However, since Sections 20A and 20B provide that the Governor of the Bank shall only be removed on the same grounds and in same manner as a Justice of the Superior Court of Judicature, other than the Chief Justice, the charter somehow protects the Governor of the central bank from wanton dismissal by a political authority who does not find the governor subservient to the demands of the government. The Deputy Governors can only be removed per the recommendations of a panel constituted by the President, chaired by a Justice of the Superior Court of Judicature.
Thus, though the law appears to offer some protection to governors, governments have found other ways of forcing a governor to exit from the Central Bank. In particular, Governors have been forced to resign or have resigned voluntarily when they feel they may not enjoy the cooperation of the incumbent government.
For example, on January 2, 2018, the Second Deputy Governor of the Bank of Ghana (BoG), Dr Johnson Asiama resigned following a change in government after his appointment in April 2016. This was after his boss, the Governor of the Bank of Ghana, Dr Abdul-Nashiru Issahaku resigned in 2017, after serving only 11 months of his four-year mandate.
When it comes to financial independence of the Bank of Ghana, which talks about the limits placed on the extent to which it can finance government expenditure, Section 30 of the Act, provides that the total loans, advances, purchases of treasury bills and securities under subsection (1) shall not at any time exceed five percent (5%) of total government revenue of the previous fiscal year.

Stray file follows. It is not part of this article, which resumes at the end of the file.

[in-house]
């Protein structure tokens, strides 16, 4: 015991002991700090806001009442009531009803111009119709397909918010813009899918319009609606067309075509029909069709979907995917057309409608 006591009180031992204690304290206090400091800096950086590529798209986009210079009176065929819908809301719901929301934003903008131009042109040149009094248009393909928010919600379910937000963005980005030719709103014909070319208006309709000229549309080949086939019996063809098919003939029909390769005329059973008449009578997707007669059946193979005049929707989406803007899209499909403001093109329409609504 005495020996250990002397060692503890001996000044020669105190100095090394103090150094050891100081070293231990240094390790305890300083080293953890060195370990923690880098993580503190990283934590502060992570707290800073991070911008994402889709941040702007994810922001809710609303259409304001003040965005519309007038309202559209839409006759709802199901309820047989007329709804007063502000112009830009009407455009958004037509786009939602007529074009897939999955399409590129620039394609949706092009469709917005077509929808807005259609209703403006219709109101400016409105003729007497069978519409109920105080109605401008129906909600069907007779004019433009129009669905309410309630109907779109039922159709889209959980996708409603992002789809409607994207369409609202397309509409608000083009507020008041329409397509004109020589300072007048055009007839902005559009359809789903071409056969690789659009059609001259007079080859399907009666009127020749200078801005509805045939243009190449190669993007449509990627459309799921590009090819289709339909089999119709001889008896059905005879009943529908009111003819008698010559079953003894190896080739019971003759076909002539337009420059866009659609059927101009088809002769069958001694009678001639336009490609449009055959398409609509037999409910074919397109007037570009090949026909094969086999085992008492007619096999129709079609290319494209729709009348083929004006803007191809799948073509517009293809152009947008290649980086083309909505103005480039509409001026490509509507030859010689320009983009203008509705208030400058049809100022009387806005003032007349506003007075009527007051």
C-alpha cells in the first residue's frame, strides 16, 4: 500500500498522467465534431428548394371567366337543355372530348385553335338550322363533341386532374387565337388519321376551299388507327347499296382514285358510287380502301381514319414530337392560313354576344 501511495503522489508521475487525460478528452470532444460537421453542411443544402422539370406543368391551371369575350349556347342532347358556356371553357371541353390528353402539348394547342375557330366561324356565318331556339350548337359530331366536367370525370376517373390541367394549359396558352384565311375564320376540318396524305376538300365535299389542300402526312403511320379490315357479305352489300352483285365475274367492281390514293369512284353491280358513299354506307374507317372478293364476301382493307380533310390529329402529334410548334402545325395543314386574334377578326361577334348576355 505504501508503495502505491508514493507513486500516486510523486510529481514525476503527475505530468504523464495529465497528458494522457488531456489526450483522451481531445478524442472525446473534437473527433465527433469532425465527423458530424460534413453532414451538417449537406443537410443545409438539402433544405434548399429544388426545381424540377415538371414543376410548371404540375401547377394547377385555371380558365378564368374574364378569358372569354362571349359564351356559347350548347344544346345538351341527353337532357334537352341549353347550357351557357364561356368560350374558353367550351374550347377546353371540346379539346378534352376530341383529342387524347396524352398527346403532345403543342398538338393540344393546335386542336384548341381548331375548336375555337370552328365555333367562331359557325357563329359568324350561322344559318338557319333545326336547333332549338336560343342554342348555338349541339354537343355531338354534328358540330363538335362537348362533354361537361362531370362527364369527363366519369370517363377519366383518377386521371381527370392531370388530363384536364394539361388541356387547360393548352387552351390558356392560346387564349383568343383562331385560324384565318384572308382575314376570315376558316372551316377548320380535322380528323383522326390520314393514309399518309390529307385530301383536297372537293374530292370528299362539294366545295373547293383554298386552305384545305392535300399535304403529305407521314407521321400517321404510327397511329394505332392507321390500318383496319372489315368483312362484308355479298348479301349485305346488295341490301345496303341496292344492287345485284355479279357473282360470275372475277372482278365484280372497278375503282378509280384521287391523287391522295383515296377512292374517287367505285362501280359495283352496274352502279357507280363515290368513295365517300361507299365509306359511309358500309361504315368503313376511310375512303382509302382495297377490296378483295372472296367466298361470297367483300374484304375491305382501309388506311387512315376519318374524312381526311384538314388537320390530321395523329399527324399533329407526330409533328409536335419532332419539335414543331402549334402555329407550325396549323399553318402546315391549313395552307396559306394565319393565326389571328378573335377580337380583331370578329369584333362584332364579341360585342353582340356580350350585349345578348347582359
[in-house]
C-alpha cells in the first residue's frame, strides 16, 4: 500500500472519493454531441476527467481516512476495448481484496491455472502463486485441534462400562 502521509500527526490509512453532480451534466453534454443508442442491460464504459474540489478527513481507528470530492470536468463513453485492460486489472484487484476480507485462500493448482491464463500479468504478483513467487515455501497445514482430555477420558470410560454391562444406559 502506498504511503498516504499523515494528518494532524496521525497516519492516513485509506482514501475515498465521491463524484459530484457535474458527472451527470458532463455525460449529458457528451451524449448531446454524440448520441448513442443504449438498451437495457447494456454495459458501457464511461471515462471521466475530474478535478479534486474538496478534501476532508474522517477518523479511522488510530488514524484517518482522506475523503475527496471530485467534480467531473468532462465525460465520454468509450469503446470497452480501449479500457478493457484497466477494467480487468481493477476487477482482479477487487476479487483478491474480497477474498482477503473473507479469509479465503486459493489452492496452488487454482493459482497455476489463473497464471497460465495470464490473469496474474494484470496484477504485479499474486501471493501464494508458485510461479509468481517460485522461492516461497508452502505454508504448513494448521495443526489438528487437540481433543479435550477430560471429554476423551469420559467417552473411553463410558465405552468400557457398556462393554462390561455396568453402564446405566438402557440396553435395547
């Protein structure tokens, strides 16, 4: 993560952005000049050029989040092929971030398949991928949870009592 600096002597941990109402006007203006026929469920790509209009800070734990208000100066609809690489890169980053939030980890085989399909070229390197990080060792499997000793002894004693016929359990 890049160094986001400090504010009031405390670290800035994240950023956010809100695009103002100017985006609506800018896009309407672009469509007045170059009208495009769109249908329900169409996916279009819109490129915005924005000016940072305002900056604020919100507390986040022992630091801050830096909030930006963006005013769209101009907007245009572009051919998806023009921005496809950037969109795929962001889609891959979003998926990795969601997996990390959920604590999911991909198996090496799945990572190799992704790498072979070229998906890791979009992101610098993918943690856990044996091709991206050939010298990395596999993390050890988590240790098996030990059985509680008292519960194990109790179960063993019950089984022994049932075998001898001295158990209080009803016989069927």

Under Section 30 of the Bank of Ghana Act, 2002 (Act 612), total lending to government by the Bank of Ghana, banks, non-banks and the public at the close of a financial year is supposed to not exceed 10 percent of total government revenue for the fiscal year in which the advances were made. This ceiling is meant to prevent government from crowding the private sector out of the credit market, as unrestrained government borrowing could drive interest rates beyond the reach of private businesses. Also, the central bank has committed itself internally to lend only up to 5 percent of the mandated 10 percent.
But government is hardly within its limits, and the Bank of Ghana has failed to enforce the legal ceiling. In 2012, the ratio of government’s domestic borrowing to total revenue and grants generated stood at a staggering 42.6 percent; in 2013 it stood at 36.3 percent; and in the first three quarters of 2014 it was 14.7 percent. In 2012, the Bank of Ghana lending to government alone was 13.2 percent of revenue compared to its operational target of 5 percent; in 2013 it was 6 percent; and in the first three quarters of 2014 it was 10.2 percent.